Project X could have been epic, and epic beyond anything seen in previous teen films. Getting stuck under a glass table a la Sixteen Candles is nothing compared to the shenanigans that go on in Project X. With all of the outrageous stunts, nudity, flame throwers, daredevil stunts of stupidity, drug usage, excessive drinking, and the list could go on, there isn’t much of a story in Project X besides portraying all of the aforementioned things as much as possible. A consistent use of montages highlights the partying, and the interludes with the forgettable characters are more there for posterity sake–and to give you a break from the debauchery for a moment as it can be exhausting. The three main characters, Thomas, Costa and J.B. are possibly the most uninteresting teenage boys. Costa is written as the obnoxious New York import to California you can fathom; and his “charms” wear off within minutes. Each time he appears on screen afterwards makes your skin crawl. Thomas is the good boy, the one who’s 17th birthday is the backdrop for the party. Thomas is bland and boring and the side-story of him being in love with his long-time best friend Kirby is only included to attempt at making Project X look like a coming-of-age story with meaning. The only meaning behind Project X is to show how crazy a party can get, and how out of control a teenager can be when given the possibility. Going to see Project X should not be done if you actually want to feel invested in the characters, or even mildly think. This is a movie all about the party. It is similar to watching a YouTube video that has gone viral because it is shocking…you watch it for the sensationalism, not because you want to make sure the cat who got flushed down the toilet is going to be okay. No one cares what happens to Thomas, Costa, and J.B. as long as the party is fun to watch, and it is, for the most part, only because of the complete anarchy dream everyone has had coming true.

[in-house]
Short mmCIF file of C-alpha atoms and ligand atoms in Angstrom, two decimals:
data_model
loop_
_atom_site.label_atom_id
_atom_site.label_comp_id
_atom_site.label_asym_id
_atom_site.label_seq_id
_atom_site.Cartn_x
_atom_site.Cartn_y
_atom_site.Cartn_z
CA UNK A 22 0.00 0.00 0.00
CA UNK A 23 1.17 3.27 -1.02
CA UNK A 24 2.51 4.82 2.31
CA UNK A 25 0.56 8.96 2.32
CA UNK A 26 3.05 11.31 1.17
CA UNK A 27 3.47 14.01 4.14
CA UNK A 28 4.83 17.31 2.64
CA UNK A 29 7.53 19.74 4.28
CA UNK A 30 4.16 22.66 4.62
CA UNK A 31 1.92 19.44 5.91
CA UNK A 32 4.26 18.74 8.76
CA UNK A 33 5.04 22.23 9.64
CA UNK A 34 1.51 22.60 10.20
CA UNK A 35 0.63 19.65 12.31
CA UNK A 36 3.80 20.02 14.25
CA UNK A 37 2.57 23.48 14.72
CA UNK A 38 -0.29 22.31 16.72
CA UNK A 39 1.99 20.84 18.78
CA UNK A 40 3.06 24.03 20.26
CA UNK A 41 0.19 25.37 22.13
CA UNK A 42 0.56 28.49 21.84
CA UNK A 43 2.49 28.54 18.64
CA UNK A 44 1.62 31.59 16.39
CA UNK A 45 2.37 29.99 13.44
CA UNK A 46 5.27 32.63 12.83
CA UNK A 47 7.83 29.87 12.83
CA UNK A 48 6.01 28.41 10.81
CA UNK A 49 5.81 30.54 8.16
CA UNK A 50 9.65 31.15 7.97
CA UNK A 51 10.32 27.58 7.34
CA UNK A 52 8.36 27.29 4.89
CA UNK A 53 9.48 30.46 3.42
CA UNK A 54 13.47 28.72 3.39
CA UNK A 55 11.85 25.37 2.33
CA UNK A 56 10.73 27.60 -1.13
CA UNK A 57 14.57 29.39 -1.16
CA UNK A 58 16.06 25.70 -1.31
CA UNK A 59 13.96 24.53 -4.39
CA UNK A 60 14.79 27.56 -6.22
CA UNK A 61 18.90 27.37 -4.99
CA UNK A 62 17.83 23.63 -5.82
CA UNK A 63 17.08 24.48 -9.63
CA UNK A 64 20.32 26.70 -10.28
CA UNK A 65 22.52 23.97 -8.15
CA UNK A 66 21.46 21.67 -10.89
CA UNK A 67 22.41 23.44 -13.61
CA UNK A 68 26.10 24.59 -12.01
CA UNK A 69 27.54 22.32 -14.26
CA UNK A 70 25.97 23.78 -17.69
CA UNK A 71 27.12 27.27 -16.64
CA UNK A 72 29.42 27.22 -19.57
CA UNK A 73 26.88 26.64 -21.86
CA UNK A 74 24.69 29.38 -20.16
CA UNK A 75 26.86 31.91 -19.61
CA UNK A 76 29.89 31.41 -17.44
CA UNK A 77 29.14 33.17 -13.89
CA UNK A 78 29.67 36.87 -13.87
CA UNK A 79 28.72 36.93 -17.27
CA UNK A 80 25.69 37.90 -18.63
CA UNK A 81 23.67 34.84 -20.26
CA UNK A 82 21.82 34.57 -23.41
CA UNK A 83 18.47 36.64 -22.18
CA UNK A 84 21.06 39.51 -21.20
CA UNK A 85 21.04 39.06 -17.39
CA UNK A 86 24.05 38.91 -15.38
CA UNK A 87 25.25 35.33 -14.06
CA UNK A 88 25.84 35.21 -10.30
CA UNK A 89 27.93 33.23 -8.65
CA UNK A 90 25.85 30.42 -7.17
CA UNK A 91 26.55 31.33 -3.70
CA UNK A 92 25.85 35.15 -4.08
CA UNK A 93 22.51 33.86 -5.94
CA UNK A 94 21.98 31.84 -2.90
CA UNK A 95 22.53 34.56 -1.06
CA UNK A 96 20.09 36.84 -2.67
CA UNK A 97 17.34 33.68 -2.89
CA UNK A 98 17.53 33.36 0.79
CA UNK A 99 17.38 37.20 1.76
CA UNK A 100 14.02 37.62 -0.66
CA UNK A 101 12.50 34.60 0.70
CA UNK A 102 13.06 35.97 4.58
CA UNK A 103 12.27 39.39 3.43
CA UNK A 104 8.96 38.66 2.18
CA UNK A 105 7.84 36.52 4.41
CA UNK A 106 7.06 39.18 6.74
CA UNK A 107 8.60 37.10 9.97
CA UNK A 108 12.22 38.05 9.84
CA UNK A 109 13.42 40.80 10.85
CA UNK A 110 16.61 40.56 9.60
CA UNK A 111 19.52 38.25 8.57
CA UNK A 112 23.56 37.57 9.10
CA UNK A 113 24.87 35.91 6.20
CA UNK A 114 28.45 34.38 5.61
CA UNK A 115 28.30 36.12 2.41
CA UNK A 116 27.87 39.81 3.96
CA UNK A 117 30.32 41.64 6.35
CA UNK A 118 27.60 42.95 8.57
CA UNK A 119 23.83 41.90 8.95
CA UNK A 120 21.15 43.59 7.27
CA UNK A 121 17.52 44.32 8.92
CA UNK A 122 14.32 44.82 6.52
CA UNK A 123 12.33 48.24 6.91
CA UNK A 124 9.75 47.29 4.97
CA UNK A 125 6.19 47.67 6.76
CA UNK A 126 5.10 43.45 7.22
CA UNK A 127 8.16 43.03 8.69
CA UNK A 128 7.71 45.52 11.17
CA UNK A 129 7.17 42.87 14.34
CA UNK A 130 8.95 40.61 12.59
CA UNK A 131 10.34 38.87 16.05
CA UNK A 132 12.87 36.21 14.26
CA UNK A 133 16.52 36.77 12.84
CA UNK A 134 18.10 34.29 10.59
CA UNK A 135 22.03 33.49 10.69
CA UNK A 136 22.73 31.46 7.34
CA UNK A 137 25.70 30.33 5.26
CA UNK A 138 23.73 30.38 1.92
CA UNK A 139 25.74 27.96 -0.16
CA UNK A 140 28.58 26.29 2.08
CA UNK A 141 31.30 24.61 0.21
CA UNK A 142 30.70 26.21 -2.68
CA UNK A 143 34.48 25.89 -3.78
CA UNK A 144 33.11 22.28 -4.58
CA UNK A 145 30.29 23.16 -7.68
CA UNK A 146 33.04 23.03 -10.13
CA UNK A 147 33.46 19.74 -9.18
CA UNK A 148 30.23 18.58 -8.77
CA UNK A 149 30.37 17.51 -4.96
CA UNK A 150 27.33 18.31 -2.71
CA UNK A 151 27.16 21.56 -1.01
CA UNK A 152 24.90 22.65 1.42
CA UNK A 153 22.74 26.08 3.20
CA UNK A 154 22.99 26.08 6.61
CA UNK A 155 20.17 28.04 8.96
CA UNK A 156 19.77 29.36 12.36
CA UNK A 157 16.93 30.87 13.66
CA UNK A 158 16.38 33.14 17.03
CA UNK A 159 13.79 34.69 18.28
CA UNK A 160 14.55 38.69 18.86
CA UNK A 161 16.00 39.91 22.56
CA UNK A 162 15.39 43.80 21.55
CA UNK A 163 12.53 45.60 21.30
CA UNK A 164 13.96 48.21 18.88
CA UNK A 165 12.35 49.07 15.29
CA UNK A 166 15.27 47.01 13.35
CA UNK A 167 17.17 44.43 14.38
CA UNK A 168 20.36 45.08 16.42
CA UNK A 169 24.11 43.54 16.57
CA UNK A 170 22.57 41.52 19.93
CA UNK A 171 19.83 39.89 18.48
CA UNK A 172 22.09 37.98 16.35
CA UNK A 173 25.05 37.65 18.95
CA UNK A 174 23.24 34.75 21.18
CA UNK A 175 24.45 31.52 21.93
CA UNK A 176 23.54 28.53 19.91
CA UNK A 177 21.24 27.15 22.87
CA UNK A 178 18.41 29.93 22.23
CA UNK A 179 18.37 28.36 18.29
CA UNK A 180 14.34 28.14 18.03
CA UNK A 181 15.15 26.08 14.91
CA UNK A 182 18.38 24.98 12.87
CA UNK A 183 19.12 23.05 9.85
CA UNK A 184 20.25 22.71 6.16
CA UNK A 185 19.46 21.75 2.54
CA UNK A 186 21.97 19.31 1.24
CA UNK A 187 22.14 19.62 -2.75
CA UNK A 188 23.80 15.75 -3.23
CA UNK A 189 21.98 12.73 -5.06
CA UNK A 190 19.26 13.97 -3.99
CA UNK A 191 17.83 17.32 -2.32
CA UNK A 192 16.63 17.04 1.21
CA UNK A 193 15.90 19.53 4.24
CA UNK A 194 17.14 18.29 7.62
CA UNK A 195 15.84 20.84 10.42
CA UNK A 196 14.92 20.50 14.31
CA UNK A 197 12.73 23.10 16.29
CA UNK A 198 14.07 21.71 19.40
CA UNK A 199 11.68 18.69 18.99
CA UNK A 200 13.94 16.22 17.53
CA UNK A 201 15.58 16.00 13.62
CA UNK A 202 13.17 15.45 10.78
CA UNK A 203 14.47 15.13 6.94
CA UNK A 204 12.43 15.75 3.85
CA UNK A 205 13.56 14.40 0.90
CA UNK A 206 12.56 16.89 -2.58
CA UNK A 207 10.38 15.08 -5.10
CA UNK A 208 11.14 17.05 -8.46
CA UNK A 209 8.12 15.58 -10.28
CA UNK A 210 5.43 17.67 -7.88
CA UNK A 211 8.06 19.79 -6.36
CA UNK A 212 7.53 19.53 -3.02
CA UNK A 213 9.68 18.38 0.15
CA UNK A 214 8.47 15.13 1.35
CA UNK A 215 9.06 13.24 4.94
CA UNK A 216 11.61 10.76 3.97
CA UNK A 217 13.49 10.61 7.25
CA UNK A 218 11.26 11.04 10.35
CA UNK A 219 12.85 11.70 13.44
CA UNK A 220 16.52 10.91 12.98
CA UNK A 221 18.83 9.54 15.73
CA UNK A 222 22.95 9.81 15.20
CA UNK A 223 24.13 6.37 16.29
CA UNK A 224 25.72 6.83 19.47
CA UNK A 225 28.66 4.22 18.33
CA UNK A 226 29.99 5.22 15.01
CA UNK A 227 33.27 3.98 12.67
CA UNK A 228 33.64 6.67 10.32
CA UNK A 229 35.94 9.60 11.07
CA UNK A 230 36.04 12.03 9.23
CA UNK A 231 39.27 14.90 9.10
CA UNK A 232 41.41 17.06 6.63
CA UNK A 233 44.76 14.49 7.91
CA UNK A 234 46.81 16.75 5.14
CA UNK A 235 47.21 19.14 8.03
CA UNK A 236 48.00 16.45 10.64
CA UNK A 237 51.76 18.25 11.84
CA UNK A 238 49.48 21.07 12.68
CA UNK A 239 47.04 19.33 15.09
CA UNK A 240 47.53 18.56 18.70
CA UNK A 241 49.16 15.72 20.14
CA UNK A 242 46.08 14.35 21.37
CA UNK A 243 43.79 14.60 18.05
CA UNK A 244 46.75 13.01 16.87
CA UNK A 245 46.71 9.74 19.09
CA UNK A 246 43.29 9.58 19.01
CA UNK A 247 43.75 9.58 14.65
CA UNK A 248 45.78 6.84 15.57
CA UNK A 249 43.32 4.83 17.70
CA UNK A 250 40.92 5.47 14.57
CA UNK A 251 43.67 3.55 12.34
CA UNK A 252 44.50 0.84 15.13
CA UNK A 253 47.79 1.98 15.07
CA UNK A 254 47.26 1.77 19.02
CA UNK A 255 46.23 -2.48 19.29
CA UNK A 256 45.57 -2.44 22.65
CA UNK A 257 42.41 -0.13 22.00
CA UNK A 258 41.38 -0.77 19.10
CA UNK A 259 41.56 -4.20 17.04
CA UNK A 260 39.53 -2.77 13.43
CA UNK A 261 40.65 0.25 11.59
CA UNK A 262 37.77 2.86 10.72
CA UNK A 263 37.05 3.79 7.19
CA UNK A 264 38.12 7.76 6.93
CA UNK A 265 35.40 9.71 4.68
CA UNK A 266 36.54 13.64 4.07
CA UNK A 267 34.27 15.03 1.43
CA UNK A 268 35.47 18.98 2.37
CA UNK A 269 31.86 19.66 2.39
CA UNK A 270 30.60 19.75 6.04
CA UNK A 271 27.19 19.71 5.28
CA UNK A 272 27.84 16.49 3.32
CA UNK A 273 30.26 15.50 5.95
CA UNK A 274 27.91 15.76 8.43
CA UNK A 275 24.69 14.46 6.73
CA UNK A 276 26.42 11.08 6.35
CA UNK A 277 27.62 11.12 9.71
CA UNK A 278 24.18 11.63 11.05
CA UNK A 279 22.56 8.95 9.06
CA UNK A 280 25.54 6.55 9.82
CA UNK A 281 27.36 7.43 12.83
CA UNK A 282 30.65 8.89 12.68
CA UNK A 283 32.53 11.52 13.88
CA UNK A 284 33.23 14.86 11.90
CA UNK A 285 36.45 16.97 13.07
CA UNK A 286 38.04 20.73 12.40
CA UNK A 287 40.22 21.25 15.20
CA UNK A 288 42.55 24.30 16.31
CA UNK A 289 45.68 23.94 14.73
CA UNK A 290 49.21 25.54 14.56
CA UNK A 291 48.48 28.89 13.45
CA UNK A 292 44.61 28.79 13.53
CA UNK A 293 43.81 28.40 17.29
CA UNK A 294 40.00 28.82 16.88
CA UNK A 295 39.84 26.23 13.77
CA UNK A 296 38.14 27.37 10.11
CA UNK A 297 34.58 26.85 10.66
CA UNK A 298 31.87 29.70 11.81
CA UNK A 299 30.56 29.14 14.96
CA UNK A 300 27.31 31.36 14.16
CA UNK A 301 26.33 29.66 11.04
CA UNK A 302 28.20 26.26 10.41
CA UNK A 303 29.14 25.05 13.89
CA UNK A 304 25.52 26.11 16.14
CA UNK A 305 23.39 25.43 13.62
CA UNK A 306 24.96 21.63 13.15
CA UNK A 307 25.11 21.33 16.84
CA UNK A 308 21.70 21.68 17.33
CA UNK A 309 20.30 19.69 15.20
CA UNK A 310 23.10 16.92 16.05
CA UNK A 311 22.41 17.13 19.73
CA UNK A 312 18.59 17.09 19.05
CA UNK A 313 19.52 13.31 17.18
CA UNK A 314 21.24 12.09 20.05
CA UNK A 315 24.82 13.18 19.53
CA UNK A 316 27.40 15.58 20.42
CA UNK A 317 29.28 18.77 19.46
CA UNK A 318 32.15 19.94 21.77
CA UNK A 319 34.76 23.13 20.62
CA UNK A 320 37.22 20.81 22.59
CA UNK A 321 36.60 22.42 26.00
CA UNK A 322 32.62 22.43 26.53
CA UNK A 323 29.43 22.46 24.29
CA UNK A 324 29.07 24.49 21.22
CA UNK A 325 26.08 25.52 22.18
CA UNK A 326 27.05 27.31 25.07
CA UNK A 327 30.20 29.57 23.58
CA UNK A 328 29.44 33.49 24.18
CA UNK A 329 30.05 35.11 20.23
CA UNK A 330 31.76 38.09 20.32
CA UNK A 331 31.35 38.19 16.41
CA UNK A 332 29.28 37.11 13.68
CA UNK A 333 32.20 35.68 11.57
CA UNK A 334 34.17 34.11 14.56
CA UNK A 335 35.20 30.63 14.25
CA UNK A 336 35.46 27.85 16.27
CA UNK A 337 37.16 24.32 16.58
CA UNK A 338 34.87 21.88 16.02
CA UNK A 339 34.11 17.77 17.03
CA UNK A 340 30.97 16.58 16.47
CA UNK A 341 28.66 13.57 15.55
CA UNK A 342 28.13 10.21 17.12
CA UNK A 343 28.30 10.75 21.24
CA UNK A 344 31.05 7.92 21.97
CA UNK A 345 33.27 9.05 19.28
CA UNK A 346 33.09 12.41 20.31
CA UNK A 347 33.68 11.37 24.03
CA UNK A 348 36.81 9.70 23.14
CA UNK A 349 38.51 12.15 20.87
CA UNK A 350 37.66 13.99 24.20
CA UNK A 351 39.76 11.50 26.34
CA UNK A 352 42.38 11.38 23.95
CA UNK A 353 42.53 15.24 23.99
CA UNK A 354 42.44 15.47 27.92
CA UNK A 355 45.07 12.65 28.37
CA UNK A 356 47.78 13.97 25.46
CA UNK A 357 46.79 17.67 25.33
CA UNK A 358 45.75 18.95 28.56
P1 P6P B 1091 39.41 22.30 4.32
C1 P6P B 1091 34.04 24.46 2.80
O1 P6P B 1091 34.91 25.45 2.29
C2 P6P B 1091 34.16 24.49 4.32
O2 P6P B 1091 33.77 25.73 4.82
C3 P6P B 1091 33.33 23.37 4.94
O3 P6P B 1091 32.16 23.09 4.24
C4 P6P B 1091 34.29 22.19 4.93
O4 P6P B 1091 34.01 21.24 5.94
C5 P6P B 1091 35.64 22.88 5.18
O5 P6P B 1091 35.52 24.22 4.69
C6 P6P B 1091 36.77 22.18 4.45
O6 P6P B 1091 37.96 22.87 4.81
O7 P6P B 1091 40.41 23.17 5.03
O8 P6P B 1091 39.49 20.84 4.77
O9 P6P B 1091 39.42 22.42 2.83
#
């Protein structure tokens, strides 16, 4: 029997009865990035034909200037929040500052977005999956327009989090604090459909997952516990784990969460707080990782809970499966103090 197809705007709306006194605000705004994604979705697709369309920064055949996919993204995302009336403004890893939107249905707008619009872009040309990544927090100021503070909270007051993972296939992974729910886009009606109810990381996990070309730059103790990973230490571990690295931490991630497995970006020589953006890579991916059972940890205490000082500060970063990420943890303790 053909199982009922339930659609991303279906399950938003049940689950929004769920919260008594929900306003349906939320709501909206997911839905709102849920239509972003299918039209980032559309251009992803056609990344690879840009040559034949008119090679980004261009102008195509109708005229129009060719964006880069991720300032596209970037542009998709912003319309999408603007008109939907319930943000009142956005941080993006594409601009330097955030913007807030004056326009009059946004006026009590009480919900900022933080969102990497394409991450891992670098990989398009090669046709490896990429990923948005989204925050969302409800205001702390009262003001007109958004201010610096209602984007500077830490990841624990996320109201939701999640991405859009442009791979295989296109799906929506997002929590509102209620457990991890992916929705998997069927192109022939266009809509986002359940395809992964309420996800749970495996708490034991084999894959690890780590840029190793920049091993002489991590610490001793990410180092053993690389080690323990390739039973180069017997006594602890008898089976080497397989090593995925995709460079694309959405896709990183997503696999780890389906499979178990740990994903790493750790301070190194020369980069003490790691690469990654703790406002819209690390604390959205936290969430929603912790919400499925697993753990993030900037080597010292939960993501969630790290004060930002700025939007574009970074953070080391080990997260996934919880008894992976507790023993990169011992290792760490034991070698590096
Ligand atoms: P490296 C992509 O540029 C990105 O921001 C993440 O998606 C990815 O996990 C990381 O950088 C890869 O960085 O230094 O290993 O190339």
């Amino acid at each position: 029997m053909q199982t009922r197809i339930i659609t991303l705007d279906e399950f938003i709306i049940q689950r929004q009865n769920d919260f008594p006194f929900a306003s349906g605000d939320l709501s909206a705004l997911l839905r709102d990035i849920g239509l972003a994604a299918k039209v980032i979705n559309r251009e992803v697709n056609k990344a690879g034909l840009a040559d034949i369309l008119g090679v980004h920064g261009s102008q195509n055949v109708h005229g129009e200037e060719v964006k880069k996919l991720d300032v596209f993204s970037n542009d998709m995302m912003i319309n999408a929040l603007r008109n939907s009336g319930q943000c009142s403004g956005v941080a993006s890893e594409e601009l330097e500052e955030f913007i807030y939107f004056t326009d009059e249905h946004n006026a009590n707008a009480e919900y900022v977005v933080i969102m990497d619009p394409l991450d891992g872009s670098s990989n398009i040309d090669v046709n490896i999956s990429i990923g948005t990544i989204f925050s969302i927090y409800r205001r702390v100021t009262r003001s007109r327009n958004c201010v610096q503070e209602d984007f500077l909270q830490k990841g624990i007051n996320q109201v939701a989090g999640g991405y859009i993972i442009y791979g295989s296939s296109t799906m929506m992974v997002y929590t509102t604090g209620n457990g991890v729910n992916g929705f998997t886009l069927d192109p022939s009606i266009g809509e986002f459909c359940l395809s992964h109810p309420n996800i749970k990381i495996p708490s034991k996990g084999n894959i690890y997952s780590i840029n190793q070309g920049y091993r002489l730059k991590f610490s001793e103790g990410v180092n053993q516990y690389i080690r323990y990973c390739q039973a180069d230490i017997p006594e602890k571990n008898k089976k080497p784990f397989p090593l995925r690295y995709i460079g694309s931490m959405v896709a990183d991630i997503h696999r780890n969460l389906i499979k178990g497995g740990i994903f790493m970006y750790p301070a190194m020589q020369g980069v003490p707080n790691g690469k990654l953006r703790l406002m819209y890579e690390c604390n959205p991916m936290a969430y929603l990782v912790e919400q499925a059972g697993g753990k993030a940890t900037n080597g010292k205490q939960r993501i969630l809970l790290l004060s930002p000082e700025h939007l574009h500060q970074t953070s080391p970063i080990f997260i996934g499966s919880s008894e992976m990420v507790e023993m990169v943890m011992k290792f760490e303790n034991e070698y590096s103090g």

Cast and Crew
- Director(s): Nima Nourizadeh
- Producer(s): Matt DrakeMichael Bacall
- Screenwriter(s): Thomas Mann (Thomas)Oliver Cooper (Costa)Jonathan Daniel Brown (JB)
- Story: Dax Flame (Dax)
- Cast: Kirby Bliss Blanton (Kirby)Brady Hender (Everett)Nick Nervies (Tyler) Alexis Knapp (Alexis)Miles Teller (Miles)Jeff GrothKen SengBill Brzeski